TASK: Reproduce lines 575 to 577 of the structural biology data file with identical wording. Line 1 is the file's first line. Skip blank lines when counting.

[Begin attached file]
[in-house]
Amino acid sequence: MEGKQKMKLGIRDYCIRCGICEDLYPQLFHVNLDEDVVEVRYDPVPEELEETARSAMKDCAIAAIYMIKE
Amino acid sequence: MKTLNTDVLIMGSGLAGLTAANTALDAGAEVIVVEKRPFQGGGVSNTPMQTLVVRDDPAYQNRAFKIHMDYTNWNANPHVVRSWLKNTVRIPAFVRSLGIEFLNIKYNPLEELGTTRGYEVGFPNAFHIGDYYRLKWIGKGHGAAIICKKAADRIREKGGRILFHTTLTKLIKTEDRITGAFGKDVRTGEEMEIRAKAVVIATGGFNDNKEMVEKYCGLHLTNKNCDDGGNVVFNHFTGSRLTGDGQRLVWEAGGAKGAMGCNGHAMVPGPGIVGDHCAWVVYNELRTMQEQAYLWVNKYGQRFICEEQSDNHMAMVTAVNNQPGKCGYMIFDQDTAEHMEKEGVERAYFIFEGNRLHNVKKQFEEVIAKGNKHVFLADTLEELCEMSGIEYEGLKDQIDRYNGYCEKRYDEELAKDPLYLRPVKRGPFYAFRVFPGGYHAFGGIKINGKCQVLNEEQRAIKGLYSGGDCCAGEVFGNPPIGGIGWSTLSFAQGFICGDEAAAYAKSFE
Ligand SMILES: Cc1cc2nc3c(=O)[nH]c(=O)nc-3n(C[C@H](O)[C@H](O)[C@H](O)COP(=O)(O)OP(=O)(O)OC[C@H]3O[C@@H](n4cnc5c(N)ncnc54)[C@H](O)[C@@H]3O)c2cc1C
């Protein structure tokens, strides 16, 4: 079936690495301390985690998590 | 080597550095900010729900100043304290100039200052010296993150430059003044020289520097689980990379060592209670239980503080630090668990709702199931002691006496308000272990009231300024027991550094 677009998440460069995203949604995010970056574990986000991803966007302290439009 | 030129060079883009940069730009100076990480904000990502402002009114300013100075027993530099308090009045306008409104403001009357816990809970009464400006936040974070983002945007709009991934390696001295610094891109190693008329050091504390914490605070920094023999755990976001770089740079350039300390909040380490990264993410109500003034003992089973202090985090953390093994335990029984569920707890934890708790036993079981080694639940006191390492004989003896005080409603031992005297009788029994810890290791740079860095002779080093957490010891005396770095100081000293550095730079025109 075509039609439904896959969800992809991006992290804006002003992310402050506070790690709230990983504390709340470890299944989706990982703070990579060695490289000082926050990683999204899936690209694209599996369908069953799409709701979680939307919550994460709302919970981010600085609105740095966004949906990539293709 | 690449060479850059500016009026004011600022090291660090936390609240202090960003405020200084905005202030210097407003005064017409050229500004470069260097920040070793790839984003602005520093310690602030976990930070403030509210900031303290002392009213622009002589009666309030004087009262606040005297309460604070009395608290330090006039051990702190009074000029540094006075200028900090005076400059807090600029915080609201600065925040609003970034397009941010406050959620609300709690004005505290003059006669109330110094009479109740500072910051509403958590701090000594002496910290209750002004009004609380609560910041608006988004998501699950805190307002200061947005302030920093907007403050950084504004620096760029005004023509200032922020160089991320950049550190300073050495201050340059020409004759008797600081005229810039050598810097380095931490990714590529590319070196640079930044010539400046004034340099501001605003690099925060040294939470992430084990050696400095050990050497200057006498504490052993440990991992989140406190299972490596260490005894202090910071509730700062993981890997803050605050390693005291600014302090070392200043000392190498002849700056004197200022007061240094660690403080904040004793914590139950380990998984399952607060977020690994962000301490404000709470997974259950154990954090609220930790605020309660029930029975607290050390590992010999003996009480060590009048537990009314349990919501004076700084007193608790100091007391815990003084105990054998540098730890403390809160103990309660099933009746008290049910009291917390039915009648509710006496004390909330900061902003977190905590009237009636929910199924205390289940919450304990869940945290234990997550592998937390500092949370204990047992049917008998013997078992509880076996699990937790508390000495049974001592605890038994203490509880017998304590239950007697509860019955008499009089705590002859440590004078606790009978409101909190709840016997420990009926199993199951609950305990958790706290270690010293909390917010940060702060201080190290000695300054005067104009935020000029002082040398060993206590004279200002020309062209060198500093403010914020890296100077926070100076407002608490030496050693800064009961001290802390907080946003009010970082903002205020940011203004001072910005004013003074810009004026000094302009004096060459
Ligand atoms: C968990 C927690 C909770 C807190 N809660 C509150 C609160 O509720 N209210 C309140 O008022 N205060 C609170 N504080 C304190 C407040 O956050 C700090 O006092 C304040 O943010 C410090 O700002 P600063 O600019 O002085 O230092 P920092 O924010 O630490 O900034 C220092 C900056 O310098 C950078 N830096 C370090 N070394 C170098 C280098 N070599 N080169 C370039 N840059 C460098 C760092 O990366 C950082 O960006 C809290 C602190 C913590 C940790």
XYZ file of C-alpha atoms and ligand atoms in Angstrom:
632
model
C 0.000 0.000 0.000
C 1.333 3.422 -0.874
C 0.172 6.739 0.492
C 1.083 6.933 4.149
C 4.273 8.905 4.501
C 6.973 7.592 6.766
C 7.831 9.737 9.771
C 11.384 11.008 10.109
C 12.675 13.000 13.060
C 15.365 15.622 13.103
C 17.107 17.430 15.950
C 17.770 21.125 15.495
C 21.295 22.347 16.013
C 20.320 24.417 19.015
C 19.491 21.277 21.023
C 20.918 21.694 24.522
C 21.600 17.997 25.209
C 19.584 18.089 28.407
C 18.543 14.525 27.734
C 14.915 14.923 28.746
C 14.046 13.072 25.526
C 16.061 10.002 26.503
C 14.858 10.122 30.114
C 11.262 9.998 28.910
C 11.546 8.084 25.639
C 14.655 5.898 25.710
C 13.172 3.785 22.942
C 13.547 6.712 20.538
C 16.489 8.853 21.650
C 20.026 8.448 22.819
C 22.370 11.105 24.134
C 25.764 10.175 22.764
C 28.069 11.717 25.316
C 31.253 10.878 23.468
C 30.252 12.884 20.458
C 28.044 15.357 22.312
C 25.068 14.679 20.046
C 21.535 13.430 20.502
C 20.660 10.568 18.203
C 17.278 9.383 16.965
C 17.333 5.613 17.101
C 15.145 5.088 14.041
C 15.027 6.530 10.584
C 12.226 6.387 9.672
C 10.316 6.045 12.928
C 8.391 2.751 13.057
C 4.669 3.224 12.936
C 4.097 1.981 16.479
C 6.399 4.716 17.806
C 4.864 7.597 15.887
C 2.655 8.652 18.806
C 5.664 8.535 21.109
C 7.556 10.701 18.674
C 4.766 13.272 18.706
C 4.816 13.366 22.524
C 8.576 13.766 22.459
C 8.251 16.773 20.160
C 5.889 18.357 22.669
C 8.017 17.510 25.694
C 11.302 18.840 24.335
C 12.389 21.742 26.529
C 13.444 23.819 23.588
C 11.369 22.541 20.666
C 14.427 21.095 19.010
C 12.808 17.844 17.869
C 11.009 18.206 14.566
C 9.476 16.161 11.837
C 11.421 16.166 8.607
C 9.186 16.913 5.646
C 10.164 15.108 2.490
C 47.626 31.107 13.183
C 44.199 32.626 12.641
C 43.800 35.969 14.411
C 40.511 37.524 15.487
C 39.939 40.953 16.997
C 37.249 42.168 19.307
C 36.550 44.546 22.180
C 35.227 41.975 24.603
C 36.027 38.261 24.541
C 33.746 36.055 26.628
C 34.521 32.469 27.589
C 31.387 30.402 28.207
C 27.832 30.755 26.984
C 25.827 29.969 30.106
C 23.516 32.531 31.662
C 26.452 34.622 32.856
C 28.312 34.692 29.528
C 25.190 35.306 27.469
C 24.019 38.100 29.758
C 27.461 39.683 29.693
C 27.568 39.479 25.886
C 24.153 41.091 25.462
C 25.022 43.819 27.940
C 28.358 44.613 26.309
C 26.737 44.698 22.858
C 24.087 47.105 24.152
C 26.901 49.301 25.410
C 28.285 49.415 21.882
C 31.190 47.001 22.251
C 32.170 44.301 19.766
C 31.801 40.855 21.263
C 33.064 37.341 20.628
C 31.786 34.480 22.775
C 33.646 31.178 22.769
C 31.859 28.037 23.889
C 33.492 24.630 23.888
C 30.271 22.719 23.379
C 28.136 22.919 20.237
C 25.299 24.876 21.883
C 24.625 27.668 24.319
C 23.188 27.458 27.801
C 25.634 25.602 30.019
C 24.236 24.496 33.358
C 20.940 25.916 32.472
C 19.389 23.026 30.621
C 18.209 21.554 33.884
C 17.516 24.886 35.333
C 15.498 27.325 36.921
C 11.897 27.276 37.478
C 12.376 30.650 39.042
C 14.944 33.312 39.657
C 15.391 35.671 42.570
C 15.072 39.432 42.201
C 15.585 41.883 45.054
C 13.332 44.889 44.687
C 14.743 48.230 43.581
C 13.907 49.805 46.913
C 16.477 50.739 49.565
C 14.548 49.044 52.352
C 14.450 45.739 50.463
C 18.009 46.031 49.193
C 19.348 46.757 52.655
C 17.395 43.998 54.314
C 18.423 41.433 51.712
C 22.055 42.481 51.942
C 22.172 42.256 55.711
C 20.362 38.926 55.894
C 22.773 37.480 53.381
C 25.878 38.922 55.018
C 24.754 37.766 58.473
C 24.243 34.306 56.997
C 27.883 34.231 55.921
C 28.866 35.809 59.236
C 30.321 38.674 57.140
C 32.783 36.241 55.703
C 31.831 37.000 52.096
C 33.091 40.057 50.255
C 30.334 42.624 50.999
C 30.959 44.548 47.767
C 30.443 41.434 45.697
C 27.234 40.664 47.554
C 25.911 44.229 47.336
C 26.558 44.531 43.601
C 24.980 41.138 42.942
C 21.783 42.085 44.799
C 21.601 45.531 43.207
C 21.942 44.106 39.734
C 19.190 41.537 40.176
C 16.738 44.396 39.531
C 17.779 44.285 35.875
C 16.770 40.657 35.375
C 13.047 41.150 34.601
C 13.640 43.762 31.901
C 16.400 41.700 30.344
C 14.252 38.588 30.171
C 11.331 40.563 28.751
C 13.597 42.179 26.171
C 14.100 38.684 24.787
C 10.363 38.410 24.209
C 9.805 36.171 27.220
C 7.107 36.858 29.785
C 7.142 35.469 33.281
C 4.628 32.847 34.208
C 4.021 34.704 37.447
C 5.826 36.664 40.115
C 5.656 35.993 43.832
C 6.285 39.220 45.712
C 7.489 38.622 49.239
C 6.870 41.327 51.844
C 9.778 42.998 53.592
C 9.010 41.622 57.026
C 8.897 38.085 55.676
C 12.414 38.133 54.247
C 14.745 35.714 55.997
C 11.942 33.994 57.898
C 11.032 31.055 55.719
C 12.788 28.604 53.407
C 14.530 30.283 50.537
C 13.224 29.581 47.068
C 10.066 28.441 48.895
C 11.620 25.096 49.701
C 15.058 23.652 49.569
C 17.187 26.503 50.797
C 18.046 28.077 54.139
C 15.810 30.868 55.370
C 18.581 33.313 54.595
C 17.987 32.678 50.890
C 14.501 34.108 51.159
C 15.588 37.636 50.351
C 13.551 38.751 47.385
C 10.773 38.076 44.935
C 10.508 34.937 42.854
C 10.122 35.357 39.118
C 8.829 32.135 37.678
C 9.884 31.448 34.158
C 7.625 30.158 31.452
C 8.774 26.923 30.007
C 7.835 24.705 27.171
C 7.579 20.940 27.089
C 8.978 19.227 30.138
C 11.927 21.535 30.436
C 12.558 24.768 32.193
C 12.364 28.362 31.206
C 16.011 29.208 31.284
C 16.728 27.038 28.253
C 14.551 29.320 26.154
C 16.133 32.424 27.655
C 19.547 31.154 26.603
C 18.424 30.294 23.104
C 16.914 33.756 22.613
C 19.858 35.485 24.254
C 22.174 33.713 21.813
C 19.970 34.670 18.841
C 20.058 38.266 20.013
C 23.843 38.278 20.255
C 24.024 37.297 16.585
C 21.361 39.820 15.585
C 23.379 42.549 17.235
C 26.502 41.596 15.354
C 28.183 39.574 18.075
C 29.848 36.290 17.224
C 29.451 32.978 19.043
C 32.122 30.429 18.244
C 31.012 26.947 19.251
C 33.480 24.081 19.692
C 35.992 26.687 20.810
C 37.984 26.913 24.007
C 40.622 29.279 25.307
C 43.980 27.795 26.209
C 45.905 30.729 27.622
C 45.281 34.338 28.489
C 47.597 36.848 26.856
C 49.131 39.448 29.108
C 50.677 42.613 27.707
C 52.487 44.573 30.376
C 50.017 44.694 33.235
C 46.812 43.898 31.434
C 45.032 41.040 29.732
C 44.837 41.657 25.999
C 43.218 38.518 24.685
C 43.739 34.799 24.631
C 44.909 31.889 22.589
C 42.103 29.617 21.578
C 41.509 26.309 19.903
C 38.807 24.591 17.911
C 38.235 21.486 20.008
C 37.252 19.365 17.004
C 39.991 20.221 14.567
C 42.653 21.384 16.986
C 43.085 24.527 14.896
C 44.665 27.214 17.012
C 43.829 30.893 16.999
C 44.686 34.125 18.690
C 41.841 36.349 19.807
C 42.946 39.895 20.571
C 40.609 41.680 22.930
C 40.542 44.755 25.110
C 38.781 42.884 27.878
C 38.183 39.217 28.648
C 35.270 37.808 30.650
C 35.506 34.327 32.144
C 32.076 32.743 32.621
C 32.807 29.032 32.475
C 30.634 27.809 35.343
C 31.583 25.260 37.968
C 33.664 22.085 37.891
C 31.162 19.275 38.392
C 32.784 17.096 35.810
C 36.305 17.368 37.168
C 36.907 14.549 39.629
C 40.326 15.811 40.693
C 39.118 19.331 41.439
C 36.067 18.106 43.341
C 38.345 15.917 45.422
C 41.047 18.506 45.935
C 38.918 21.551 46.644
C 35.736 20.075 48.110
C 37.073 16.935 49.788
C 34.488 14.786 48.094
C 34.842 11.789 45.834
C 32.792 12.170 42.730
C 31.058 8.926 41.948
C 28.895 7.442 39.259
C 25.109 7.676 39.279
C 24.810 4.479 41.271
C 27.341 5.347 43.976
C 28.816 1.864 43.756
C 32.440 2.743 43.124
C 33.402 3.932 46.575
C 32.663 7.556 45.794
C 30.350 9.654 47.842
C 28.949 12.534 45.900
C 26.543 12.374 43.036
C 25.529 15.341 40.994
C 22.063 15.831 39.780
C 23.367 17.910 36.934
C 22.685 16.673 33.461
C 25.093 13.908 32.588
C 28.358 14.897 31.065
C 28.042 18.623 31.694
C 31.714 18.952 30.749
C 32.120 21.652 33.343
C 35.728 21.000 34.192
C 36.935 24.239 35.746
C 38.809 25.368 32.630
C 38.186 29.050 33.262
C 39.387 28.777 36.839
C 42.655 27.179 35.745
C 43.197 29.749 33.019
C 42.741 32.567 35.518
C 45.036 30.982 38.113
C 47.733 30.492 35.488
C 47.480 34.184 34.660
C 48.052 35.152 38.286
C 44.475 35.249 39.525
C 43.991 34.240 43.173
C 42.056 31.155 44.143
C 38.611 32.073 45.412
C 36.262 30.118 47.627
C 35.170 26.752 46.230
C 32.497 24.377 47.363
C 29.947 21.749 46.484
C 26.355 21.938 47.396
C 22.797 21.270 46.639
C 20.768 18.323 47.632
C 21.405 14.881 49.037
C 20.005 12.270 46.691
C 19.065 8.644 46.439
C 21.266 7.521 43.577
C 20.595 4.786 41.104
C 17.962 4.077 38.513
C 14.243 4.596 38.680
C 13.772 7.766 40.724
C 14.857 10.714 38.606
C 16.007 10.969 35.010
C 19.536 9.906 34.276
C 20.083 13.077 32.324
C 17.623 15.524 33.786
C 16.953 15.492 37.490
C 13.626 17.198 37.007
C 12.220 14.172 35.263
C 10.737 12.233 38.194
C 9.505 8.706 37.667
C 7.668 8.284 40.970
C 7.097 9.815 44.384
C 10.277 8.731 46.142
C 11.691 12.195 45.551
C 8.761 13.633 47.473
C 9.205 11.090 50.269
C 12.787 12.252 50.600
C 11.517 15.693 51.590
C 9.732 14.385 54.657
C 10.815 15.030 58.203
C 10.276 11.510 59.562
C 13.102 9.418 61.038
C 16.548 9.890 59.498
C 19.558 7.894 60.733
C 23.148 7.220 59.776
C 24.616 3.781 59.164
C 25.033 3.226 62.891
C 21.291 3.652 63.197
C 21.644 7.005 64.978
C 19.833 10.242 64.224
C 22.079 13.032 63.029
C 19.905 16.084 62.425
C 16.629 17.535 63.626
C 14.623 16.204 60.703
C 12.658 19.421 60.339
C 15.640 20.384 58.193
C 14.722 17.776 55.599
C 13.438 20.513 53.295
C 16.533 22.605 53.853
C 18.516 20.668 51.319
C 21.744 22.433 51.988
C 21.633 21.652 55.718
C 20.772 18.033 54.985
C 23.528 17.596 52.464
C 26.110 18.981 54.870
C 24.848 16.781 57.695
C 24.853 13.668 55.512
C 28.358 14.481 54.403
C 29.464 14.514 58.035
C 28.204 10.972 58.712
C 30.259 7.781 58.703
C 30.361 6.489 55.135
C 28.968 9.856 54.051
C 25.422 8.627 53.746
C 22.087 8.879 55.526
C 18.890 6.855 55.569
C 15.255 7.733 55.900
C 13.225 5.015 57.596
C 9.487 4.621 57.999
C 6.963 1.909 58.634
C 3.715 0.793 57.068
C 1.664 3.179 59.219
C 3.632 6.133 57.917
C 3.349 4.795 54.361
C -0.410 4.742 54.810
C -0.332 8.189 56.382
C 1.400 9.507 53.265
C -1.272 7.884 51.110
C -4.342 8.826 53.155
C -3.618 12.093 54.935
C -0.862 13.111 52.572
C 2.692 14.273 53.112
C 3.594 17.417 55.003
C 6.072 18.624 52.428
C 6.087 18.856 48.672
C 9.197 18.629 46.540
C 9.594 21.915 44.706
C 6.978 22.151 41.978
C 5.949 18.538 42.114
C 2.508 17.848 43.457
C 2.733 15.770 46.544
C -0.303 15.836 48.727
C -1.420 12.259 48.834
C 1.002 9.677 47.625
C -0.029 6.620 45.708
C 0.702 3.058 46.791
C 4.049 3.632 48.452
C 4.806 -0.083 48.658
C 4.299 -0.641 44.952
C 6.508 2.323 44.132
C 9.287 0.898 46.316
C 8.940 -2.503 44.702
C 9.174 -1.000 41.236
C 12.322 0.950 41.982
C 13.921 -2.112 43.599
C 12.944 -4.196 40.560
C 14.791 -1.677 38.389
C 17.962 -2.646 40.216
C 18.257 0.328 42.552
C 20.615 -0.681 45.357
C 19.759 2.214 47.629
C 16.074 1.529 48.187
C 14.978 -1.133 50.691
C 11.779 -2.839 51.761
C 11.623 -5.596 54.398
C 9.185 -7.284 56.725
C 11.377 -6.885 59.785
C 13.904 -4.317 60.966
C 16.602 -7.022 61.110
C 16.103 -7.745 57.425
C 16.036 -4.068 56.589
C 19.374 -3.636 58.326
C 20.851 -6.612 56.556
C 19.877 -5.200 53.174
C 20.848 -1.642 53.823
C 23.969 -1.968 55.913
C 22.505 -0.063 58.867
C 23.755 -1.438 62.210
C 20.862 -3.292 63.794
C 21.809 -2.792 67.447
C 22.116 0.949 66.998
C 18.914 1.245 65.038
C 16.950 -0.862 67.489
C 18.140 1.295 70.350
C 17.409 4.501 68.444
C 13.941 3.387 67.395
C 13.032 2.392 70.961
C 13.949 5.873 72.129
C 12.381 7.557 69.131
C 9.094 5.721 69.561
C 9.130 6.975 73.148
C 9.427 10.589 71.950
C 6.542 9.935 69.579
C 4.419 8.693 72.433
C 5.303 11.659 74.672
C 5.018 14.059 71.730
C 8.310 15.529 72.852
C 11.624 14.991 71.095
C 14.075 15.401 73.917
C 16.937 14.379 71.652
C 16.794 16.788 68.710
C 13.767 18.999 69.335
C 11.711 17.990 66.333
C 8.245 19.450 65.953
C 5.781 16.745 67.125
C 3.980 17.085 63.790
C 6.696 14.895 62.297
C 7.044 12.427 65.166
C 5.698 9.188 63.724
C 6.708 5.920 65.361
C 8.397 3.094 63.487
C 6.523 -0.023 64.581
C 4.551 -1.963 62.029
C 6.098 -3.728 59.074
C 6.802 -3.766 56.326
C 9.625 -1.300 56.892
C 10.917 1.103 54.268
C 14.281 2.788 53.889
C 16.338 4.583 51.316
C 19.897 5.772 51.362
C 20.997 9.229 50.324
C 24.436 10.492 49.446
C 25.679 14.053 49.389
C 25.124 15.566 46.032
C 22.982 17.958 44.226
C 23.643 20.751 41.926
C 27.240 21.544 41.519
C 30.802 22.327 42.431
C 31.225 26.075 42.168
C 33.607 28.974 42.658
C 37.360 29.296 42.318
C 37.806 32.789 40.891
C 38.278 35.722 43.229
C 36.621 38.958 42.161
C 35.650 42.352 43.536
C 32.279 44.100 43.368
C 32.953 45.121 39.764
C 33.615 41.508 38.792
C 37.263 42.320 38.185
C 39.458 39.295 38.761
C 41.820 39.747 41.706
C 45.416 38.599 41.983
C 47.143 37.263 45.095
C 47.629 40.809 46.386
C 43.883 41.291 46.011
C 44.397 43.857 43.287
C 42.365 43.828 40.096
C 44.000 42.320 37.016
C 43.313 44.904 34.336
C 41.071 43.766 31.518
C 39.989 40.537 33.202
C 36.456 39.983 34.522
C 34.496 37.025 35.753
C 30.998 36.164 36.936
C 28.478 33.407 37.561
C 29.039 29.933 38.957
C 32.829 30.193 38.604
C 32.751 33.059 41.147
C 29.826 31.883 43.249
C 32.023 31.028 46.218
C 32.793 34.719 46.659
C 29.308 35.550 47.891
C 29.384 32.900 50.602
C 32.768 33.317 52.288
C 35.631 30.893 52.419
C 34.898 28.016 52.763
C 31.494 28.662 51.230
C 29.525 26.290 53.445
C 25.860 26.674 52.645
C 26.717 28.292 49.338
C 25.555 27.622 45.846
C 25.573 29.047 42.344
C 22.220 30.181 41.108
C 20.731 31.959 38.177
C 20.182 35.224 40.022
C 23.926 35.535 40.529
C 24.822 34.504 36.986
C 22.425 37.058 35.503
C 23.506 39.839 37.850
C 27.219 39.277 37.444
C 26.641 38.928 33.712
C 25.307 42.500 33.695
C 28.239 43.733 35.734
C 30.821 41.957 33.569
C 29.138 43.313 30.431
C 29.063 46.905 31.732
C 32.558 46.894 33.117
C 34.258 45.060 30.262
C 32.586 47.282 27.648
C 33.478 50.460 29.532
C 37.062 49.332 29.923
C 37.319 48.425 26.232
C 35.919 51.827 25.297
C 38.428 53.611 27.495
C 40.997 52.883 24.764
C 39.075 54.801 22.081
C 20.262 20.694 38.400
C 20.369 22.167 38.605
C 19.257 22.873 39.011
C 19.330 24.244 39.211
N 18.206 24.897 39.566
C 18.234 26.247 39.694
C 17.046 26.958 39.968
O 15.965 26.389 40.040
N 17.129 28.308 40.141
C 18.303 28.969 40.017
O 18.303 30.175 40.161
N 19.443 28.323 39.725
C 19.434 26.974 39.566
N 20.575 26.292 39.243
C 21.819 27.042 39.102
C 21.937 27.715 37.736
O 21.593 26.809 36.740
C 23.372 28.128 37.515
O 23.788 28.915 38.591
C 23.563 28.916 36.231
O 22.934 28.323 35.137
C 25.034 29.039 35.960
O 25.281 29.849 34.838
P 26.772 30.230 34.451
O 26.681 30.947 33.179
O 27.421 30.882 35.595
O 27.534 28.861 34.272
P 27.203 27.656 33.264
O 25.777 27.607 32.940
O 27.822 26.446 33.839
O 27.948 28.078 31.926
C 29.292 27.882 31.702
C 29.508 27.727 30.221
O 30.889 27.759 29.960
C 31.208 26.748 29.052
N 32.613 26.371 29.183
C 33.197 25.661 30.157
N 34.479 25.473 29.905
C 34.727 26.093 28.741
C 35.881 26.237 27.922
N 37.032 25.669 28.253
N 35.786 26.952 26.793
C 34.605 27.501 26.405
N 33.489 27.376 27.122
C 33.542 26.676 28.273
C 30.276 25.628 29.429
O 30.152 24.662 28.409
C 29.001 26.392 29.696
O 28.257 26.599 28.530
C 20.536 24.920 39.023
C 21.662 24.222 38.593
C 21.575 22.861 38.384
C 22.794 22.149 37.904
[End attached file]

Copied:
C 28.239 43.733 35.734
C 30.821 41.957 33.569
C 29.138 43.313 30.431